Indeed, if the two chips are placed on the same square then the second player may assure a win by simply repeating the moves of the first one. This is known as the Tweedledum & Tweedledee Principle. It shows, in particular, that the chips on the board could not be considered independently. Each chip might be looked at as defining a game of Scoring. Chips do not affect each other in the sense that for every chip p, F(p) does not depend on where other chips are located. So, in a sense, we are looking at a sum of several Scoring games. However, in the sum, individual games contribute to the new game while losing their identities.

The Tweedledum & Tweedledee Principle applies only in the case of two chips. However, it's strongly reminiscent of a situation that may arise in the game of Nim.

The general theory has been developed in 1930s by R.Sprague and P.M.Grundy. To describe it we have to define the Sprague-Grundy function. In a multichip game, position consists of several chips. However, F(p), the set of followers, i.e. positions that can be obtained from p with a single move, is well defined. Moving backwards, we define g(p) = 0 for the final position p where all the chips are collected on the leftmost square. Now continue recursively:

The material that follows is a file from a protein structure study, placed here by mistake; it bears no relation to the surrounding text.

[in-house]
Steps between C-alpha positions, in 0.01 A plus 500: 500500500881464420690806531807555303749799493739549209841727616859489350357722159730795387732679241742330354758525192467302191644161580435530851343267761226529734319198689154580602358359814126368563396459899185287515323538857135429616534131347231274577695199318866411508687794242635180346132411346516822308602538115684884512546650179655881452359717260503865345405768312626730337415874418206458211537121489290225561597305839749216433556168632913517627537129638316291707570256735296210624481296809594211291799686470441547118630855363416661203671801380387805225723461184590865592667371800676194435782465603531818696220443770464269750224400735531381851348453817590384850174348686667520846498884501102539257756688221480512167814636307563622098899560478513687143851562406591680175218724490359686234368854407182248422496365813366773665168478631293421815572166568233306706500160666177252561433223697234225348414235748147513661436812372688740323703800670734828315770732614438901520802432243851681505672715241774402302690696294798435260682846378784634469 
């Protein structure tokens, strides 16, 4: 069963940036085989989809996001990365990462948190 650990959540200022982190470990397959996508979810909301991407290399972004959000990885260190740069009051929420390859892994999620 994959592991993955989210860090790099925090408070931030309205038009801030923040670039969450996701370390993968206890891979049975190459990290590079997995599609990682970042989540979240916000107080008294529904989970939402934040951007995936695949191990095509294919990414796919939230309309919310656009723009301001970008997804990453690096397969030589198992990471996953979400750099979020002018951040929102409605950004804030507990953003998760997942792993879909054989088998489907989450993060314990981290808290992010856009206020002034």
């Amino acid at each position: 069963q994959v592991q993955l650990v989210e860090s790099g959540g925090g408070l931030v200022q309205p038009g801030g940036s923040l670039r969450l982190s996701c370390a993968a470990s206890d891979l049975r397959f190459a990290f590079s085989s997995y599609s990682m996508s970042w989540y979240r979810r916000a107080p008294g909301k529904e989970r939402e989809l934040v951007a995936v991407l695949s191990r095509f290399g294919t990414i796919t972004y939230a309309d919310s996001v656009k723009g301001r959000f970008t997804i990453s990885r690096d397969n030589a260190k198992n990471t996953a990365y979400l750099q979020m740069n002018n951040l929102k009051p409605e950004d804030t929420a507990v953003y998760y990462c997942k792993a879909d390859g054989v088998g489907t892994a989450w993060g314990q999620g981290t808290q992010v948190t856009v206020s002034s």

g(p) = Mex(g(q)), minimum excludent

i.e., the minimum among all g(q) such that q ∉ F(p). (Somewhat similar construction appeared in the Wythoff's Nim.) This is known as the Mex Rule.

As an example, for a single chip with the maximum step MS = 3 and positions numbered left-to-right starting with 0 as above, we get successively

  1. g(0) = 0, by defintion.
  2. g(1) = 1 since F(1) = {0}. (This is position 0, the only one attainable from position 1.)
  3. g(2) = 2 since F(2) = {0, 1}.
  4. g(3) = 3 since F(3) = {0, 1, 2}.
  5. g(4) = 0 since F(4) = {1, 2, 3}. The values of g on F(4) are {1, 2, 3} and the minimum that does not appear there is 0.
  6. g(5) = 1 since F(5) = {2, 3, 4}. The values of g on F(5) are {2, 3, 0} and the minimum that does not appear there is 1. Etc.

The value of a sum of several games is determined as the Nim-Sum of values of individual games. To determine g(p) assume p is the sum of games with the chips located on the squares p1, p2, ... Then

g(p) = g(p1) ^ g(p2) ^ ...,

where ^ is the standard XOR operation. In the theory of impartial games XOR is known under the alias of nim-sum. The reason for such a usage becomes apparent from the theory of Nim. Furthermore, in analogy with (*), we have

P = {p: g(p) = 0} and N = {p: g(p) > 0}.


Scoring generalizes to a broader class of games - Subtraction Games. After you mastered Scoring, this would be a natural next step.


  1. E. R. Berlekamp, J. H. Conway, R. K. Guy, Winning Ways for Your Mathematical Plays, v1, A K Peters, 2001.
  2. J. H. Conway, On Numbers And Games, A K Peters, 2001
  3. Aviezri S. Fraenkel, Scenic Trails Ascending From Sea-Level Nim to Alpine Chess, in Games of No Chance, R. J. Nowakowski, ed, MSRI 29, Cambridge Univ. Press, 1996
  4. R. K. Guy, fair game, Comap's Explorations in Mathematics, 1989